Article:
Jump to content

Bass instrument

From Wikipedia, the free encyclopedia
(Redirected from Bass (instrument))
Alex Dixon holding two bass instruments: a bass guitar (left) and a double bass (right).

A bass instrument (/bs/) is a musical instrument that produces tones in the low-pitched range C2–C4.[1] Basses belong to different families of instruments and can cover a wide range of musical roles. Since producing low pitches usually requires a long air column or string, the string and wind bass instruments are usually the largest instruments in their families or instrument classes.

A difficulty in categorizing instruments is that some instruments fall into more than one category. The cello is considered a tenor instrument in some orchestral settings, but in a string quartet it is the bass instrument.[citation needed]

A musician playing one of these instruments is often known as a bassist. Other more specific terms such as 'bass guitarist', 'double bassist', 'bass player', may also be used.


Plucked string instruments[edit]

Plucked string instruments classified as basses include the electric bass guitar, the acoustic bass guitar, folk instruments like contrabass guitar, guitarrón mexicano, tololoche, bass banjo or bass balalaika.

The electric bass guitar is usually the instrument referred to as a "bass" in pop and rock music. The electric bass guitar, while invented in the 1930s by Paul Tutmarc, was first mass-produced by Leo Fender in 1951 and quickly replaced the more unwieldy double bass among non-classical musicians.[2]

Bowed string instruments[edit]

Bowed string instruments, include the double bass, the cello and the violone.

The double bass is usually the instrument referred to as a "bass" in European classical music and jazz, sometimes called a "string bass" to differentiate it from a "brass bass" or "bass horn", or an "upright bass" to differentiate it from a "bass guitar".[3] Although being bowed instruments, they can be played pizzicato, which is a standard double bass technique in jazz, blues and rockabilly.[citation needed]

Mozart called the cello the most common bass instrument in his time, and in chamber music of the late eighteenth century, the cello was specified more often as the bass instrument (Basso) than the double bass.[4]


A bass singer has the lowest vocal range of all voice types, typically a range extending from around the second E below middle C to the E above middle C (i.e., E2–E4).[5]

In SATB four-part choral singing, the letter B stands for bass, which is the lowest of the four vocal sections.

The basso profondo is a subtype of the bass voice type able to sing low notes, extending to C2 and possibly lower.[citation needed]

Wind instruments[edit]

A bass horn, such as a tuba, serpent, and sousaphone from the wind family and low-tuned versions of specific types of brass and woodwind instruments, such as bassoon, bass clarinet, bass trombone, and bass saxophone, the last of which was the first saxophone invented by Adolphe Sax.[6] The serpent was invented around the end of the 15th century, with lower instruments, such as the bass-tuba appearing over subsequent centuries.[7]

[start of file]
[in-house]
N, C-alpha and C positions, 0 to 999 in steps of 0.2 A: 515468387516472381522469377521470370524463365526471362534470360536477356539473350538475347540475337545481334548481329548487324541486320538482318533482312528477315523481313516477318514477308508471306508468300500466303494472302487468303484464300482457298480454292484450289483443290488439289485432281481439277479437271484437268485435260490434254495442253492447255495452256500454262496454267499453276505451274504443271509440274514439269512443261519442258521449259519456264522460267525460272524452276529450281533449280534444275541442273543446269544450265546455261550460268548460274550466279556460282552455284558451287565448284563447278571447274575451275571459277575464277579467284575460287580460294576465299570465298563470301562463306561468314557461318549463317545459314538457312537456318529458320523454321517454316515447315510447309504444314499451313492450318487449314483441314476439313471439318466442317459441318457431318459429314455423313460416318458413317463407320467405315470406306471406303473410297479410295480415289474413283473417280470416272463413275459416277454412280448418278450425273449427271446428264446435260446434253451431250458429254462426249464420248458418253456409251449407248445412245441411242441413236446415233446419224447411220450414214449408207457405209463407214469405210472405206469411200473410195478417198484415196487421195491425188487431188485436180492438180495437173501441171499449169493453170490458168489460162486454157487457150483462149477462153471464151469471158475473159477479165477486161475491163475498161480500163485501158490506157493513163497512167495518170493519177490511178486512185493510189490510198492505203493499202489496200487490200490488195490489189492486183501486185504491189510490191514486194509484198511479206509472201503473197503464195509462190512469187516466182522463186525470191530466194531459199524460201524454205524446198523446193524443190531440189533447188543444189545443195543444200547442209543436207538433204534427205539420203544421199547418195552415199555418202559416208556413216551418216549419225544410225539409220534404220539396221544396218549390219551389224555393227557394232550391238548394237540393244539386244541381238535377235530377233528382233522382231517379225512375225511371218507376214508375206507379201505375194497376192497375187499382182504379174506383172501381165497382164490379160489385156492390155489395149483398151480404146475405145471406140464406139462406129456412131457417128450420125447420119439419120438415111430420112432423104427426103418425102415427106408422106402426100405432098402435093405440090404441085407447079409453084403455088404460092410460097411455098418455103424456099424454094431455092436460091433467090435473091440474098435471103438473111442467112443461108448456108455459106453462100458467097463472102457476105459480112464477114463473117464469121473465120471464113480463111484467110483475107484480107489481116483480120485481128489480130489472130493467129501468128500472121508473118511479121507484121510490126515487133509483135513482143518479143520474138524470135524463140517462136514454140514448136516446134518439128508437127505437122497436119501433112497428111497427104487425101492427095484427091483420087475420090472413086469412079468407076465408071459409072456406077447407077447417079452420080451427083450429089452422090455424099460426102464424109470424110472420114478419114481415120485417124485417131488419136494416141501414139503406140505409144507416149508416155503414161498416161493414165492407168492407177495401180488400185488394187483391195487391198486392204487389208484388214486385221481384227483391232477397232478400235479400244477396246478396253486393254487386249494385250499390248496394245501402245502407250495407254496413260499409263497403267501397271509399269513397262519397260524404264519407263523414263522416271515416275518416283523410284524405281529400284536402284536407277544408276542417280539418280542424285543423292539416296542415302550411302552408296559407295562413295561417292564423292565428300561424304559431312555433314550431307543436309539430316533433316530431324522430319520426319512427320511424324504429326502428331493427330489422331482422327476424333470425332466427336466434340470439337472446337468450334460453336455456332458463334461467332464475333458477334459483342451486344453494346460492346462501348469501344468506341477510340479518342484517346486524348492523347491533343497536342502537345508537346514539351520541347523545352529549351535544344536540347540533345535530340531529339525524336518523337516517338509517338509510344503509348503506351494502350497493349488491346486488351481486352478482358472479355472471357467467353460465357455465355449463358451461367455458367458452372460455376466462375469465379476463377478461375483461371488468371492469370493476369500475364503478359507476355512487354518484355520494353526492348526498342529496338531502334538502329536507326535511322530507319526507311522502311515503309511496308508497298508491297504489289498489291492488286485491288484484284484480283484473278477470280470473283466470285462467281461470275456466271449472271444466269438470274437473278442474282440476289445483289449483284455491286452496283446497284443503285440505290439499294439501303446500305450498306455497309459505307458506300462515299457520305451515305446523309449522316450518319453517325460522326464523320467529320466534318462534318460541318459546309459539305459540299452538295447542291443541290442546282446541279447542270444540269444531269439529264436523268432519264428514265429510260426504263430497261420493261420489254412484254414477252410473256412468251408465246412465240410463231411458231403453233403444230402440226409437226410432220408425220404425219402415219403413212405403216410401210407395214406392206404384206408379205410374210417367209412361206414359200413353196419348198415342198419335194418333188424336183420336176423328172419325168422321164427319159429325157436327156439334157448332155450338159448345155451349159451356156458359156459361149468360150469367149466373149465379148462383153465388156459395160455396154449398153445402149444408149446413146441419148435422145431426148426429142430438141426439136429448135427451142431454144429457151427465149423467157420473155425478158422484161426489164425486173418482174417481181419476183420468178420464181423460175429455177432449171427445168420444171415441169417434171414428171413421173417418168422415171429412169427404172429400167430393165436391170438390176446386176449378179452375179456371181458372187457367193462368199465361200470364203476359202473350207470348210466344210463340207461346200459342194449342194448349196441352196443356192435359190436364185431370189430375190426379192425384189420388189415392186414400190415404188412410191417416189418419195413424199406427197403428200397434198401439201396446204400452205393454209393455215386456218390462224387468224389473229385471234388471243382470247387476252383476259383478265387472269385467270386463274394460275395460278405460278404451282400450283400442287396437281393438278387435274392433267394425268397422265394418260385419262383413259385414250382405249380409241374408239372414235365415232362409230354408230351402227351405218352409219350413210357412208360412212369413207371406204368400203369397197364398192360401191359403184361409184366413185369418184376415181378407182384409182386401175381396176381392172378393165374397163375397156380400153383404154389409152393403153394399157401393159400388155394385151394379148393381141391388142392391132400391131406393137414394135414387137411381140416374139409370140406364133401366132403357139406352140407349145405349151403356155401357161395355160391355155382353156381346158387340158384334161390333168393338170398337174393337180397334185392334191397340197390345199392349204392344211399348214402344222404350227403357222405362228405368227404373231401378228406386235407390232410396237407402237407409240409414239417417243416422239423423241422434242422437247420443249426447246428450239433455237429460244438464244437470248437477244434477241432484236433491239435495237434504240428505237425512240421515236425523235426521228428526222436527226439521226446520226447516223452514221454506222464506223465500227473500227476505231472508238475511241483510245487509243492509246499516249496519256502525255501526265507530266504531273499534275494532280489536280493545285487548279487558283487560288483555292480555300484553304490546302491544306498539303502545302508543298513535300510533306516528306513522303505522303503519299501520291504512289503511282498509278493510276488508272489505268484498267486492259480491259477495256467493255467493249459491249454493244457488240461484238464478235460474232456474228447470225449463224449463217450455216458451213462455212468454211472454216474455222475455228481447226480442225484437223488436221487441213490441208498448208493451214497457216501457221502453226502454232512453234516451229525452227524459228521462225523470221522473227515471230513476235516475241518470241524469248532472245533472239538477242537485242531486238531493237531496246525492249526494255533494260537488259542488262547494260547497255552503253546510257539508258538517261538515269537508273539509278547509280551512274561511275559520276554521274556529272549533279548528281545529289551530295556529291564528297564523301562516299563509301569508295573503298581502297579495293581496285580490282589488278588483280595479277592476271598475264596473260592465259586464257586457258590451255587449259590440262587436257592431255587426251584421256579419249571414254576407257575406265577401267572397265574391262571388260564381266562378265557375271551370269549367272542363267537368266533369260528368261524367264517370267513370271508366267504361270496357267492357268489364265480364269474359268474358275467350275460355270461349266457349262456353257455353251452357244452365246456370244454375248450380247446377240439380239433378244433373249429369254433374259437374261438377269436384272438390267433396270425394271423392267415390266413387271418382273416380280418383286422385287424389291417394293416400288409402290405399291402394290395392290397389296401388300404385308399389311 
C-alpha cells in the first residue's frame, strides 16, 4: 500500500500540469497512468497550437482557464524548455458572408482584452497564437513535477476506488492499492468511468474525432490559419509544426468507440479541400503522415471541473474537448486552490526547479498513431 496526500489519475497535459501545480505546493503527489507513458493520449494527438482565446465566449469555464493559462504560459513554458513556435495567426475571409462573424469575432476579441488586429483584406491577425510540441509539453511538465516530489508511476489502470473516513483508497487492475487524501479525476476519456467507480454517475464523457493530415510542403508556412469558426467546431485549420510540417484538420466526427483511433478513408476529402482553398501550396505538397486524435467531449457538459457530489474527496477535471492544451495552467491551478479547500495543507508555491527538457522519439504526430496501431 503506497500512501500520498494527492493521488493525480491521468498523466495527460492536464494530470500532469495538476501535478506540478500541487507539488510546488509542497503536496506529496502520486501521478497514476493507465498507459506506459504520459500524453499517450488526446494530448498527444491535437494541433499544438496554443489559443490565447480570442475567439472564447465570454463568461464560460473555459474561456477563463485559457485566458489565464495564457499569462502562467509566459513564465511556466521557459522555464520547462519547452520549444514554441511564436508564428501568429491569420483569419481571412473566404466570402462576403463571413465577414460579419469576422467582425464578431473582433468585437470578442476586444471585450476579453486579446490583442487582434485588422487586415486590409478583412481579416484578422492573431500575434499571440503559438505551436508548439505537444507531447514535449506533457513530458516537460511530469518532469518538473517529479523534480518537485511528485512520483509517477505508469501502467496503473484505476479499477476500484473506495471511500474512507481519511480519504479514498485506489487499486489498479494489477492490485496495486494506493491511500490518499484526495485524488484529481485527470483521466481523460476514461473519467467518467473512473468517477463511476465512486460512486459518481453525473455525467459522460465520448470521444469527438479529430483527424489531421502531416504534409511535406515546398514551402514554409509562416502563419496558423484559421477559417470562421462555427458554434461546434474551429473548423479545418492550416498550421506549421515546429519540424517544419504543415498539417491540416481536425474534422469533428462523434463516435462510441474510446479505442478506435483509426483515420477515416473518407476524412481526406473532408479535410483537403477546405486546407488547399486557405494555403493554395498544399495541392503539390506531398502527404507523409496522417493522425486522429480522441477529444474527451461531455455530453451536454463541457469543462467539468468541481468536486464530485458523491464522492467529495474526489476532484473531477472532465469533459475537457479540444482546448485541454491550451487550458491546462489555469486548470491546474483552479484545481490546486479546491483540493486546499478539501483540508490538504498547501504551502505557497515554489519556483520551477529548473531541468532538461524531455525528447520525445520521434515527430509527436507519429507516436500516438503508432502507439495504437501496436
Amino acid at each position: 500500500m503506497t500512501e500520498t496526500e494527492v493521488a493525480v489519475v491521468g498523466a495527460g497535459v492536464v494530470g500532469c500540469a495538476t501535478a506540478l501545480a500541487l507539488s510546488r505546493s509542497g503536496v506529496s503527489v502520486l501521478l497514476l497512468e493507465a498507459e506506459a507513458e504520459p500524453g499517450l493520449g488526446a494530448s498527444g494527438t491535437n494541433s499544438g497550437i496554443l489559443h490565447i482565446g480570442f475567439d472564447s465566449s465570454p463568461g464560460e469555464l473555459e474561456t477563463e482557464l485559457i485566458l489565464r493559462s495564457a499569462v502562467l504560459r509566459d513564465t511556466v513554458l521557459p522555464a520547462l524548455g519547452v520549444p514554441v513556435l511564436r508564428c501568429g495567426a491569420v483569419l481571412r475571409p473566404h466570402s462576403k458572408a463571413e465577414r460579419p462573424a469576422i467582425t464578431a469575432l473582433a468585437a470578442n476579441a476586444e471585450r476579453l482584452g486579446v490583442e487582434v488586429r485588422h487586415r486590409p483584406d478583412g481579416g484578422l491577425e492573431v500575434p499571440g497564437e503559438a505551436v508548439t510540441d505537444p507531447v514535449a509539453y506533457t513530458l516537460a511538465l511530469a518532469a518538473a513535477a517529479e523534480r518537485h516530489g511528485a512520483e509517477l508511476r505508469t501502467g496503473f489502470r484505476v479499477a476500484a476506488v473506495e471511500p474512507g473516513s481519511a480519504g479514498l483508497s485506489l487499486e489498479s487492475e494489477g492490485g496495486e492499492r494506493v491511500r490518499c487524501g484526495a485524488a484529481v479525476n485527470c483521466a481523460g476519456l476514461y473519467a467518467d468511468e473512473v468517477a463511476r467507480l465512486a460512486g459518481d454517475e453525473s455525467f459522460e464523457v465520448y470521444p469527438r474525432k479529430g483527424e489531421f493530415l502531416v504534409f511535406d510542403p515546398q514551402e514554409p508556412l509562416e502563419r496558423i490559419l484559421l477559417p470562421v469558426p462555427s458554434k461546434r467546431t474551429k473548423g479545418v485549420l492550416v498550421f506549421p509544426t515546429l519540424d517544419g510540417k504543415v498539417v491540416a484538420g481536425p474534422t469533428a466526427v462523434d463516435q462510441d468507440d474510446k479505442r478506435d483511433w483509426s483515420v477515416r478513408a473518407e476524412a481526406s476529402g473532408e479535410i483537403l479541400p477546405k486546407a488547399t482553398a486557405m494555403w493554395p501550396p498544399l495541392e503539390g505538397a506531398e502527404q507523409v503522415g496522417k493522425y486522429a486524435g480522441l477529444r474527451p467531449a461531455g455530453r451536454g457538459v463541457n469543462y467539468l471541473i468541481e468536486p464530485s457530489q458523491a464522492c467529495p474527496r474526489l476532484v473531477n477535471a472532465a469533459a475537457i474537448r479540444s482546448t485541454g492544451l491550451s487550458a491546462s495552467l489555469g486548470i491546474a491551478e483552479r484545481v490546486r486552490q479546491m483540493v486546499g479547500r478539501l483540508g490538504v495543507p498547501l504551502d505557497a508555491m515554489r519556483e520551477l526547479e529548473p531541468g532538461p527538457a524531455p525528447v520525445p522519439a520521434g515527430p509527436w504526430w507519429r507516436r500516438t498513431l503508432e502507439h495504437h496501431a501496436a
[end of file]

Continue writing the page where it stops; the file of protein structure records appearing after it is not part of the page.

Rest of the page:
Keyboard bass, a keyboard alternative to the bass guitar or double bass (e.g. the Fender Rhodes piano bass in the 1960s or 13-note MIDI keyboard controllers in the 2000s). This instrument peaked in popularity during the late 1970s and early 1980s, being particularly associated with the synth pop genre.[8]

Bass pedalboard, a keyboard operated by feet found at the base of the console of most pipe organs, pedal pianos, theatre organs, and electric organs.

Washtub bass, a simple folk instrument. Also known as a "gutbucket", it is generally believed to have derived from the African ground bow.[9]

Further reading[edit]

  • Media related to Bass instruments at Wikimedia Commons
  • Apel, Willi (2000) [1969]. Harvard Dictionary of Music (2nd ed.). Cambridge: Harvard University Press. ISBN 0-674-37501-7. Retrieved 12 February 2011.


  1. ^ Walker, James S.; Don, Gary (2013). Mathematics and Music: Composition, Perception, and Performance. Boca Raton, London and New York: CRC Press. p. 35. ISBN 978-1-4822-0850-4.
  2. ^ Davis, John S. (2012). Historical Dictionary of Jazz. Lanham, MA, Toronto, Plymouth, UK: Scarecrow Press. p. 105. ISBN 978-0-8108-7898-3.
  3. ^ Nardolillo, Jo (2014). All Things Strings: An Illustrated Dictionary. Lanham, MA: Scarecrow Press. p. 35. ISBN 978-0-8108-8444-1.
  4. ^ Webster, James (1976). "Violoncello and Double Bass in the Chamber Music of Haydn and His Viennese Contemporaries, 1750-1780". Journal of the American Musicological Society. 29 (3): 413–438. doi:10.2307/830968. JSTOR 830968.
  5. ^ Owen Jander; Lionel Sawkins; J. B. Steane; Elizabeth Forbes. L. Macy (ed.). "Bass". Grove Music Online. Archived from the original on 16 May 2008. Retrieved 14 June 2006.; The Oxford Dictionary of Music gives E2–E4/F4
  6. ^ Hopkins, Lucas. The Bass Saxophone: A Historical Account and Performer's Guide (Thesis).
  7. ^ Bevan, Clifford (1997). "The Low Brass". In Herbert, Trevor; Wallace, John; Cross, Jonathan (eds.). The Cambridge Companion to Brass Instruments. Cambridge, UK and New York: Cambridge University Press. pp. 143–148. ISBN 978-0-521-56522-6. bass horns serpent tuba.
  8. ^ Drabløs, Per Elias (2016) [2015]. The Quest for the Melodic Electric Bass: From Jamerson to Spenner. London and New York: Routledge. pp. 74–75. ISBN 978-1-317-01837-7.
  9. ^ Evans, David (1983). "Afro-American One-Stringed Instruments". In Ferris, William R. (ed.). Afro-American Folk Art and Crafts. Jackson, MS: University Press of Mississippi. p. 181. ISBN 978-1-61703-343-8.